In the road-train analogy, every vehicle should be applying power, but if each car used its own cruise control to try to meet the target speed, some vehicles would be working against each other. Vehicles that set the cruise speed slightly higher would be doing all the work, while vehicles with the speed set slightly lower would be applying no power. This simple but challenging problem used to be a daunting engineering problem, but was resolved from around the 1930s. Since all generators are locked to the system frequency, the frequency can be used as a reference for whether the system is over, or under, powered. Some generators use a governor with a ‘droop’ output curve to modulate the precise power output. For example when the target frequency is 50 Hz, this might correspond to a generator power of 90 %, but if the frequency speeds up to 51 Hz, the power may need to throttle back to 85 %. Conversely, the power may ramp up to 95 % when the frequency lowers to 49 Hz. This process occurs in real time and is termed ‘Primary Frequency Response’. Secondary Frequency Response can be provided by spinning reserves and other generators over several minutes. The Australian NEM operates a frequency control aniclliary service market, which includes fast (6 second) raise and lower, slow (60 second) raise and lower, and delayed (5 minute) raise and lower. Finally, the 5 minute dispatch cycle brings supply back into balance. AEMO dispatches scheduled generation which, in combination with forecast non-scheduled generation (generally generation under 30 megawatts (MW)) and semi-scheduled generation (intermittent generation such as solar and wind), will match forecast demand from the transmission grid.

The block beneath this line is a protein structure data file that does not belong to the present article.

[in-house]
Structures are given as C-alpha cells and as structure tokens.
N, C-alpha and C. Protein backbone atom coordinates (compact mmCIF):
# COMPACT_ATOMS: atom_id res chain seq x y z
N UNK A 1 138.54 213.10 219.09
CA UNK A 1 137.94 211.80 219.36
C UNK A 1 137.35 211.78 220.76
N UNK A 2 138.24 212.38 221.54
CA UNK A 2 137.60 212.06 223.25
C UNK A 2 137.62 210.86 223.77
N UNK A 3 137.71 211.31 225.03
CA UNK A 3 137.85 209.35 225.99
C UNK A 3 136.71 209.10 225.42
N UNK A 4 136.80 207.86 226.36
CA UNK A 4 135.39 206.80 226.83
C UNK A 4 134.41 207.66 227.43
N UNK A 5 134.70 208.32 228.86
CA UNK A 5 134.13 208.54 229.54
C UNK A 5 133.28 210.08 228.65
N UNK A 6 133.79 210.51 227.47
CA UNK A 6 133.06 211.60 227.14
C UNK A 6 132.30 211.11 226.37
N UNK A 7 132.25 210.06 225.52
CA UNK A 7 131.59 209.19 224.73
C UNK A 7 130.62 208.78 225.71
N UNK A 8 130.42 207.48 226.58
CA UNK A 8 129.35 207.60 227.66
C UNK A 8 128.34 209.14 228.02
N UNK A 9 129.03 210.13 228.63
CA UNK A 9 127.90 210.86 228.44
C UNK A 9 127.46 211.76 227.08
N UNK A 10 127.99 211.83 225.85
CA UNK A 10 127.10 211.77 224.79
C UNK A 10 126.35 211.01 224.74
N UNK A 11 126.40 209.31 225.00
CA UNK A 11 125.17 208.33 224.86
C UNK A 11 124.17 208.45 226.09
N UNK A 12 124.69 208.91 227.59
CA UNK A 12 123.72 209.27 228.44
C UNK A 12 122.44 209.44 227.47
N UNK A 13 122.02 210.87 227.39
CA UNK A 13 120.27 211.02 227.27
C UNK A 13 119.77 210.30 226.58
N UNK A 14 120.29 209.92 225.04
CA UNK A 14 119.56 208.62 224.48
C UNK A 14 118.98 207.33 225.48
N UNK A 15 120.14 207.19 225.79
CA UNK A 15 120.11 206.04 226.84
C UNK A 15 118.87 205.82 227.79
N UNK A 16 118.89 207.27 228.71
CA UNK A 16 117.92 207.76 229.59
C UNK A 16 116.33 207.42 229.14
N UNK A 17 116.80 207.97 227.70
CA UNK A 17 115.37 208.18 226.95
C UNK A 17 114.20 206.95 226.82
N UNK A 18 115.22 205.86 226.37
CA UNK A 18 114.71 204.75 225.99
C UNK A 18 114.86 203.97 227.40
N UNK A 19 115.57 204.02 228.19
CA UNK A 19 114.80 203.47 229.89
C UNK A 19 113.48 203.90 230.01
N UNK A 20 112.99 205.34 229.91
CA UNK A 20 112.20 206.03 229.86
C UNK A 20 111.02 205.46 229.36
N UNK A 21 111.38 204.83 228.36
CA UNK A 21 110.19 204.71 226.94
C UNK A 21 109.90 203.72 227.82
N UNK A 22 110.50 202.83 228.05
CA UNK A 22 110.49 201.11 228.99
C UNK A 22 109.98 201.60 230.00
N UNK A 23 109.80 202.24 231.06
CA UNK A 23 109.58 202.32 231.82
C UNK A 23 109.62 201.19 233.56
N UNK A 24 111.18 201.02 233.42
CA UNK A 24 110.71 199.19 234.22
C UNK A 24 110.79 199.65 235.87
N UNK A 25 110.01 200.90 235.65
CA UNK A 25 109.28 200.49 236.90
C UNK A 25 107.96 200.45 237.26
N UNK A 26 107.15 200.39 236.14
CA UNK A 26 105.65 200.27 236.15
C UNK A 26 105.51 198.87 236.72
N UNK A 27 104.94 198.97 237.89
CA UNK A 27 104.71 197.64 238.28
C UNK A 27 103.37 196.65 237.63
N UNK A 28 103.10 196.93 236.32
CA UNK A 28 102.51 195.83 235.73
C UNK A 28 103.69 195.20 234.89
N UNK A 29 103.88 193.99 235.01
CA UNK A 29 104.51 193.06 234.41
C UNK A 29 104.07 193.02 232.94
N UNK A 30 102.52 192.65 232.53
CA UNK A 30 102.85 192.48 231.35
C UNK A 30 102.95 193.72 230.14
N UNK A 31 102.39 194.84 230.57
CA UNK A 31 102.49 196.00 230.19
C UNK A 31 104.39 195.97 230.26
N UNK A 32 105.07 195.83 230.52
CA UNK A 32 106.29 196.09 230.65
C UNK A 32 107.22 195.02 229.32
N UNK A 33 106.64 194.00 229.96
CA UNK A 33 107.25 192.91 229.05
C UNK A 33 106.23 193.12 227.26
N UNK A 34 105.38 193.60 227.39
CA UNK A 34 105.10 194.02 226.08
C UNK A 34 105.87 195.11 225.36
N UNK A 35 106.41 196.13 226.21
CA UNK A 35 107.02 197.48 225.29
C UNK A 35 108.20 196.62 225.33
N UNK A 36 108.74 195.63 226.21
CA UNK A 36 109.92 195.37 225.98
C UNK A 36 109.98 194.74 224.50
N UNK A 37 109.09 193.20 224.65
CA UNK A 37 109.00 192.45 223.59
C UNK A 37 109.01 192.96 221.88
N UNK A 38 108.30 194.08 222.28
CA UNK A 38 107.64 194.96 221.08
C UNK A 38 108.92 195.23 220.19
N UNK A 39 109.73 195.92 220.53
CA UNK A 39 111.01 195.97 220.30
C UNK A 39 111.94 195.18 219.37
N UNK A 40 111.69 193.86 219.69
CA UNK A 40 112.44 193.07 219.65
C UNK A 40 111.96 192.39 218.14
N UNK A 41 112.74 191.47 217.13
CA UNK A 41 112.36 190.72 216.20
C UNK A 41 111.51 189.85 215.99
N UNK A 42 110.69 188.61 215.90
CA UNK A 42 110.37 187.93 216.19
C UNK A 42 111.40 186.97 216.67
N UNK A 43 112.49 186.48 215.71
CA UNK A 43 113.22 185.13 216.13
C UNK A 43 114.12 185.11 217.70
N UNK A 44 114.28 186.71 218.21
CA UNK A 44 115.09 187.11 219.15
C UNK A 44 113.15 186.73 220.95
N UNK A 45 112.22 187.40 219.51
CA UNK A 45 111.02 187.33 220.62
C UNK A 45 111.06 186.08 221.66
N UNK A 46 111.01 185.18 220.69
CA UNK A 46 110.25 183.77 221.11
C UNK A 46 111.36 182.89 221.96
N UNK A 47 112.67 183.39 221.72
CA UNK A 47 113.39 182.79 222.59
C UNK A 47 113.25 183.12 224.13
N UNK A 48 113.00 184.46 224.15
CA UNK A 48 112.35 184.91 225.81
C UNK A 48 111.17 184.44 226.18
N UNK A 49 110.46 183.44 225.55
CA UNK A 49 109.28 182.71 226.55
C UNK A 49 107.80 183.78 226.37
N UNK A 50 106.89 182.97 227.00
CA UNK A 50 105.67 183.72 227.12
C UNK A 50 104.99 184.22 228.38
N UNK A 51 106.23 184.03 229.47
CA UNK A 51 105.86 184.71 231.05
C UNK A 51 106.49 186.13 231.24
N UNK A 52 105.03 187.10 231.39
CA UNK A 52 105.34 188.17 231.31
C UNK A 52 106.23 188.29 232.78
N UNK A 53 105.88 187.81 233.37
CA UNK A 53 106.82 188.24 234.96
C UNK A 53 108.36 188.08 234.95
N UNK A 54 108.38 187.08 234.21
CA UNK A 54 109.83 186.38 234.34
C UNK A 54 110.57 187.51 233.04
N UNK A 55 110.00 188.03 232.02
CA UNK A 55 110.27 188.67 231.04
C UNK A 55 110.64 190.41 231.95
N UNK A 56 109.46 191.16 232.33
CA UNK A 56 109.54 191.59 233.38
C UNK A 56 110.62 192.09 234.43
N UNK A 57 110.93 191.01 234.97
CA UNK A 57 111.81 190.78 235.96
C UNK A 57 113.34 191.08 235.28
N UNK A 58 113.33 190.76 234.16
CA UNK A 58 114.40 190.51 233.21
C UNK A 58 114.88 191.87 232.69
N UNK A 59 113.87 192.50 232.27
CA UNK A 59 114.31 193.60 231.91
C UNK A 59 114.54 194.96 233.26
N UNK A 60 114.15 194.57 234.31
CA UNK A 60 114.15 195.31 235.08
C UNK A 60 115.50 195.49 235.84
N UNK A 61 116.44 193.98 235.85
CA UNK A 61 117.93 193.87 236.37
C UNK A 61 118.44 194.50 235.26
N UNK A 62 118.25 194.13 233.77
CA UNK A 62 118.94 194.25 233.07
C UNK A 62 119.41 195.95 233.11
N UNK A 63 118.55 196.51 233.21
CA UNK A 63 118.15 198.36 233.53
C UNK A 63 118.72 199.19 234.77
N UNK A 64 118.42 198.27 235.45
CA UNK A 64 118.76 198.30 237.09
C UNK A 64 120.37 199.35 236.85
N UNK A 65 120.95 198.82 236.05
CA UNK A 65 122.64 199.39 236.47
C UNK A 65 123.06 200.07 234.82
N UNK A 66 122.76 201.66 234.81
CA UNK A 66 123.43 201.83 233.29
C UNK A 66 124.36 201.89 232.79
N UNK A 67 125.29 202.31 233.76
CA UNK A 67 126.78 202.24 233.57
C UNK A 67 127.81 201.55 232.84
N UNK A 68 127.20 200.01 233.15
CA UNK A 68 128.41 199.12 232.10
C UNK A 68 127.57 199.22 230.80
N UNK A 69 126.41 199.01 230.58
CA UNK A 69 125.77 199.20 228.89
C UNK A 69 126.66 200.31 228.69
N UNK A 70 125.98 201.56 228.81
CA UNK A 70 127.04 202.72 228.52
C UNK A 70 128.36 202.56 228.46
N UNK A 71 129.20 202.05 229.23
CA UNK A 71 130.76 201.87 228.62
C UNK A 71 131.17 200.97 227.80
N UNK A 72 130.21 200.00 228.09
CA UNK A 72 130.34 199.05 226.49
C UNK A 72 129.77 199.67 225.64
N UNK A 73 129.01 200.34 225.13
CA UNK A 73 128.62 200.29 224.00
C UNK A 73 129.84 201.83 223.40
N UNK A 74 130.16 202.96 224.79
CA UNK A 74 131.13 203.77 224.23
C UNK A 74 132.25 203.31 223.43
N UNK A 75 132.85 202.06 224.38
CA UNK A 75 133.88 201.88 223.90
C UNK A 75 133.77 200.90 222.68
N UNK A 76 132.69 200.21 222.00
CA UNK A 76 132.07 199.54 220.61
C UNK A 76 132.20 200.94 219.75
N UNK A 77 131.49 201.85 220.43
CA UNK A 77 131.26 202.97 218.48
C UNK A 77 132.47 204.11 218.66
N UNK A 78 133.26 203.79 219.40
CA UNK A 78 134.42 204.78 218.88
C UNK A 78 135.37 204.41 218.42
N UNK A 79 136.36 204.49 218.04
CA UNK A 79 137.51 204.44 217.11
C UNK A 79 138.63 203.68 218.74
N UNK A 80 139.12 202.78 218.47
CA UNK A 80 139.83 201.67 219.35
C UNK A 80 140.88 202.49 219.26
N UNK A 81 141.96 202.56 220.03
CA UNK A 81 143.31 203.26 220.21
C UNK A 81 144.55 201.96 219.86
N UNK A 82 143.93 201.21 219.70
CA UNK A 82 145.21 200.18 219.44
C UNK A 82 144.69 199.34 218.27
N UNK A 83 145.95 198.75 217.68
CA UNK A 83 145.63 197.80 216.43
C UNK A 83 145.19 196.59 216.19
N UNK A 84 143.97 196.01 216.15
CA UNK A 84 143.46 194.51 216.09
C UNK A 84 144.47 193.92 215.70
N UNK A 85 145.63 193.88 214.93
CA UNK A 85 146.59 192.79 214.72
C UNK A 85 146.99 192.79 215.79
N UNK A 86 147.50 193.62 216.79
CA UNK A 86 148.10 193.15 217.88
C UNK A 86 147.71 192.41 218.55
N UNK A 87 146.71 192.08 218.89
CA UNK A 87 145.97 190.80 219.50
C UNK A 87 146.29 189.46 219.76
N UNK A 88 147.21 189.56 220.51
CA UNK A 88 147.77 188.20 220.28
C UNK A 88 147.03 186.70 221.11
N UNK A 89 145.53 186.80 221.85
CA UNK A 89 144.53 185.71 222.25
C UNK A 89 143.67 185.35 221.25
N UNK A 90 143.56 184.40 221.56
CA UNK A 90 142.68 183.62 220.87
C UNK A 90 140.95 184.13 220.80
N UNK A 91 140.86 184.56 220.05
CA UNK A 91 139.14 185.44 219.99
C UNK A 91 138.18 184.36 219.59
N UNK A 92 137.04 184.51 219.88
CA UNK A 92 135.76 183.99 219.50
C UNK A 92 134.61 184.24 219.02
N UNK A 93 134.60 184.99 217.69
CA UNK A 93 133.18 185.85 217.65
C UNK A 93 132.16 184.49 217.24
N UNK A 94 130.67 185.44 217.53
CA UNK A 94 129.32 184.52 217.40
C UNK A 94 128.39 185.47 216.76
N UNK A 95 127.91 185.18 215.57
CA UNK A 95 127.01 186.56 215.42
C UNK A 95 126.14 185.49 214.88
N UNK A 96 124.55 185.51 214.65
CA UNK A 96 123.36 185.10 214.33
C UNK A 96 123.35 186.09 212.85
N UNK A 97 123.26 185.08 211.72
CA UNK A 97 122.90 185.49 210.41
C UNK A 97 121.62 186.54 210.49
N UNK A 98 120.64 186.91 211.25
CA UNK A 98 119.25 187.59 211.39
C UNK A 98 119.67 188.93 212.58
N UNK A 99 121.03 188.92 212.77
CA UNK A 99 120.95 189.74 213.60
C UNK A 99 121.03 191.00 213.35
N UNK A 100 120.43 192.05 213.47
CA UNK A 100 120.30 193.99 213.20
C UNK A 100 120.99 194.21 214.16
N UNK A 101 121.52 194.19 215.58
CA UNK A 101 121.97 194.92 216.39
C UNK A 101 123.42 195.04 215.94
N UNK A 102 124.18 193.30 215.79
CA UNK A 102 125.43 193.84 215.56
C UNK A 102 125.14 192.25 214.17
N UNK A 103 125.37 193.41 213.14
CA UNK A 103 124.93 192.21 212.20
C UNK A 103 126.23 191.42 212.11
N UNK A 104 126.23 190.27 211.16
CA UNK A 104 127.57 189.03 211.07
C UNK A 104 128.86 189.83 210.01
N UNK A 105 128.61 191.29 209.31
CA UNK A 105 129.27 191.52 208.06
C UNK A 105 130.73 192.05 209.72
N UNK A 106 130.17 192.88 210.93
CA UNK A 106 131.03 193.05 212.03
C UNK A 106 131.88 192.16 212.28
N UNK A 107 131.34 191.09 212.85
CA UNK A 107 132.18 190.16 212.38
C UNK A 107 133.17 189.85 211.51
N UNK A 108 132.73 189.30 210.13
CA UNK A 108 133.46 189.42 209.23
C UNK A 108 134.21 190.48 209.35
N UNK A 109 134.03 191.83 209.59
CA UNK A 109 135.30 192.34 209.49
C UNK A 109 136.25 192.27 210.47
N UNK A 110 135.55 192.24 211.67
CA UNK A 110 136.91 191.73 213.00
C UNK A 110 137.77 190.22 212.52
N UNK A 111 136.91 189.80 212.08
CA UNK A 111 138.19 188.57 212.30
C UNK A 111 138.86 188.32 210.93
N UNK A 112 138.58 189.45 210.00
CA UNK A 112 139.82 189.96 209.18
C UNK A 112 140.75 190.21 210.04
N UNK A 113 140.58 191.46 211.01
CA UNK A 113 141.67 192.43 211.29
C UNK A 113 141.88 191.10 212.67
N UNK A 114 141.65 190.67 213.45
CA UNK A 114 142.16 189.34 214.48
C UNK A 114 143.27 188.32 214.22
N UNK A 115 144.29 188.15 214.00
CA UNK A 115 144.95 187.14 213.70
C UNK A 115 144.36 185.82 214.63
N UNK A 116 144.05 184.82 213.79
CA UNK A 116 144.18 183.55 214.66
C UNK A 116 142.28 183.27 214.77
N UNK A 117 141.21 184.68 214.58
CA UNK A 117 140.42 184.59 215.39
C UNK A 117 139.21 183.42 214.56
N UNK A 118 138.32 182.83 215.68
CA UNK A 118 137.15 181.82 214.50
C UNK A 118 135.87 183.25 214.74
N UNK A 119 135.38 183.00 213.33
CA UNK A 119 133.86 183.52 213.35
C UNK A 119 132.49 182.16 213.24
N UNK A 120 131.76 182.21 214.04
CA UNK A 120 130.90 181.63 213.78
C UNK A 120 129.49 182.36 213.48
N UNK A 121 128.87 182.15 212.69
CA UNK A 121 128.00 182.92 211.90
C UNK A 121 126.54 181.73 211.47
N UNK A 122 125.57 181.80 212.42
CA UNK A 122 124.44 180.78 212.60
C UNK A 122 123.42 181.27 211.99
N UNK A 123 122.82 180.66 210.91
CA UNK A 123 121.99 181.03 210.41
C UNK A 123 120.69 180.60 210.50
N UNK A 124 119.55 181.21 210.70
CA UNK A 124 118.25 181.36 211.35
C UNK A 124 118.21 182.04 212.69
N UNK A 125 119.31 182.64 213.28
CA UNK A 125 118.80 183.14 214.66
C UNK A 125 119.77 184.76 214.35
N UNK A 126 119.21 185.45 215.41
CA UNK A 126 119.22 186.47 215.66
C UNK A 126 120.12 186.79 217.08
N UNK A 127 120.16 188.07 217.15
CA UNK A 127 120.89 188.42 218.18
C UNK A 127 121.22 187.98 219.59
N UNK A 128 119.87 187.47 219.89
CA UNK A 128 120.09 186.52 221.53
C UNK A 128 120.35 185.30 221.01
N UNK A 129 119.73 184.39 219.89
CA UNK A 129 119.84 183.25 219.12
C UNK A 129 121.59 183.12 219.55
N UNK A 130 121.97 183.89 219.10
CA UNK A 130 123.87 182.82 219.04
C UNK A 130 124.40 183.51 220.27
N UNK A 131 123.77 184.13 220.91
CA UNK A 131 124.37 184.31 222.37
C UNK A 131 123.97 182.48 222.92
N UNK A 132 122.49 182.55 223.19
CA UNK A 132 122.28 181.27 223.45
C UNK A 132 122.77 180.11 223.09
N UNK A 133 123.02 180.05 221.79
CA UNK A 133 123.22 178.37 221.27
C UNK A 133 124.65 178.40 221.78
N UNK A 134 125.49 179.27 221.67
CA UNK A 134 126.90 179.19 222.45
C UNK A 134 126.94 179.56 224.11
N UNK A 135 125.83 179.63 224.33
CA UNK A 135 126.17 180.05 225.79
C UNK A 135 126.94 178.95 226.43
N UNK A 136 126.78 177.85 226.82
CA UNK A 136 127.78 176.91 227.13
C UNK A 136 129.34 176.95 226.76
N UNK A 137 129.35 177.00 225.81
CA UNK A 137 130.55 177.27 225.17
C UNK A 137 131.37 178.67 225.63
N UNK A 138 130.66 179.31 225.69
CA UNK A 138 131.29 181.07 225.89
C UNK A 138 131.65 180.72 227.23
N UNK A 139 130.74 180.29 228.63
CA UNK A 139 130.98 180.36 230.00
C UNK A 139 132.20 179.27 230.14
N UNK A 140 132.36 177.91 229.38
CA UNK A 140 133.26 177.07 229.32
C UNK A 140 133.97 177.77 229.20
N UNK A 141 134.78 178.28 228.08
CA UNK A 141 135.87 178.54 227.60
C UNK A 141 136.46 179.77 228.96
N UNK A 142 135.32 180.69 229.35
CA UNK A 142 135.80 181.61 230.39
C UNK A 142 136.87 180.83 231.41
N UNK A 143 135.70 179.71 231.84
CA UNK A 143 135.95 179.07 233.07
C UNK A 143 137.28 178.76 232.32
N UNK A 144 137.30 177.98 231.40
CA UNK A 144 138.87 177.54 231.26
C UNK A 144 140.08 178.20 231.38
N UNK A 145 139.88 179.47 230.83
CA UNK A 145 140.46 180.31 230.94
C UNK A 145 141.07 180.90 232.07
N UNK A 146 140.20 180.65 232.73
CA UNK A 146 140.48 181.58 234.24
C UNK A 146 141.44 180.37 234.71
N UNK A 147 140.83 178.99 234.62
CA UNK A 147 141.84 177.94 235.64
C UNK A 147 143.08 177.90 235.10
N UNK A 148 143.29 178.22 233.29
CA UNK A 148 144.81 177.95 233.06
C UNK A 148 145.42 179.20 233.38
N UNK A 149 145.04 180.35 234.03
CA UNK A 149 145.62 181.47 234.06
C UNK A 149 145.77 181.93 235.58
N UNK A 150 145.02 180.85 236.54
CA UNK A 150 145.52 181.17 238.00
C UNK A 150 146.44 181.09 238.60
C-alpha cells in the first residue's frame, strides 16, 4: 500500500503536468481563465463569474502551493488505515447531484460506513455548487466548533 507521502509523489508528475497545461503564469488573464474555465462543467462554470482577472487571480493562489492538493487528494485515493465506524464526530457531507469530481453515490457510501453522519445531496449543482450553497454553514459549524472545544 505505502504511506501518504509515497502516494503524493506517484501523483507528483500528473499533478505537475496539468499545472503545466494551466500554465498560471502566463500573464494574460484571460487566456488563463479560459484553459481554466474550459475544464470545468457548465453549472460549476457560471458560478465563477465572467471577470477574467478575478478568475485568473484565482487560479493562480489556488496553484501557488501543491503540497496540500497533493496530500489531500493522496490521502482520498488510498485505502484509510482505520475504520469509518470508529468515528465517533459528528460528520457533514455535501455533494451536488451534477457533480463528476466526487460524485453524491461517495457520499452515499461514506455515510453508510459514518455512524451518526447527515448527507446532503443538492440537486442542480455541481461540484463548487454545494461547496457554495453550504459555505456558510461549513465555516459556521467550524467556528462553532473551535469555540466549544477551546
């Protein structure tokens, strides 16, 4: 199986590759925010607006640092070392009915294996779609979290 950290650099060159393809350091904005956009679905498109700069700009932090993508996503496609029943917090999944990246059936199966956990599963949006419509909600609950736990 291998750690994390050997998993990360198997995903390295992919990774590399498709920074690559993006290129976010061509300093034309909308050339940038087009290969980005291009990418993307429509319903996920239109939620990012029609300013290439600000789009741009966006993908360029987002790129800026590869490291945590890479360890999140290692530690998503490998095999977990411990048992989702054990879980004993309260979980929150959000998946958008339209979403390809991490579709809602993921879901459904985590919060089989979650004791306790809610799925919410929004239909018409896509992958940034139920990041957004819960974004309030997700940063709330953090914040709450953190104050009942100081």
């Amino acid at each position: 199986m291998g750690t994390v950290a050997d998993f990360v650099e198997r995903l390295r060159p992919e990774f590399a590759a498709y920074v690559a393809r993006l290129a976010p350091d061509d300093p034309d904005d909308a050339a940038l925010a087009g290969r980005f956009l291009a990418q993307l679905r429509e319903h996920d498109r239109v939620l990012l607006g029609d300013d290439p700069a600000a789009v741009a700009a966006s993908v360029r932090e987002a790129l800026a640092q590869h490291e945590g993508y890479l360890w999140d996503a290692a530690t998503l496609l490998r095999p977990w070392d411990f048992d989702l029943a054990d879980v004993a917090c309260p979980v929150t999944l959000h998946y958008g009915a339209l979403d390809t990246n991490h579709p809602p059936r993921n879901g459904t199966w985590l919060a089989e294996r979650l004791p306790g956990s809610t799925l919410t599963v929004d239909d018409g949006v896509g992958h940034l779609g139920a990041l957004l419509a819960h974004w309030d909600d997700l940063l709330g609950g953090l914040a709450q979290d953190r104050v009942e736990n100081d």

Under normal operating conditions, the process operates smoothly, but is subject to so-called contingencies, which include forced generator outages, loss of transmission, or other events. These events introduce a large disturbance into the system. Control system theory during ‘step changes’ or impulses becomes critical since multiple feedbacks can introduce instability or harmonics. The worst case scenario in all feedback systems is uncontrolled oscillations. In electrical systems, severe disturbances can cause rotors to ‘skip’ a pole, and temporarily go out of phase causing large changes in current and sometimes a trip. In some electronic equipment, such as audio amplifiers, uncontrolled oscillations due to too much feedback, can destroy power stages and speakers. Buildings or bridges that have not been designed properly can vibrate at the structure’s resonant frequency, sometimes destroying structures. The primary means of controlling all feedback systems is through the use of damping components. An example in motor vehicles is shock absorbers, which dampen oscillations between the springs and vehicle mass. It is often obvious driving behind a vehicle that has worn shockers. In electronics, parallel capacitors or series inductances, introduce long time constant elements into a system, preventing uncontrolled electronic oscillations. In electricity systems, the primary damping mechanism is the mechanical inertia of the rotating rotors of synchronous generators. In the event of a sudden disturbance, the large rotating masses automatically and instantly transfer some of their momentum into the electrical system, thereby slowing the rate-of-change of frequency long enough to allow governors and ancillary services to respond. Steam generator sets are the heaviest and provide most of the system inertia.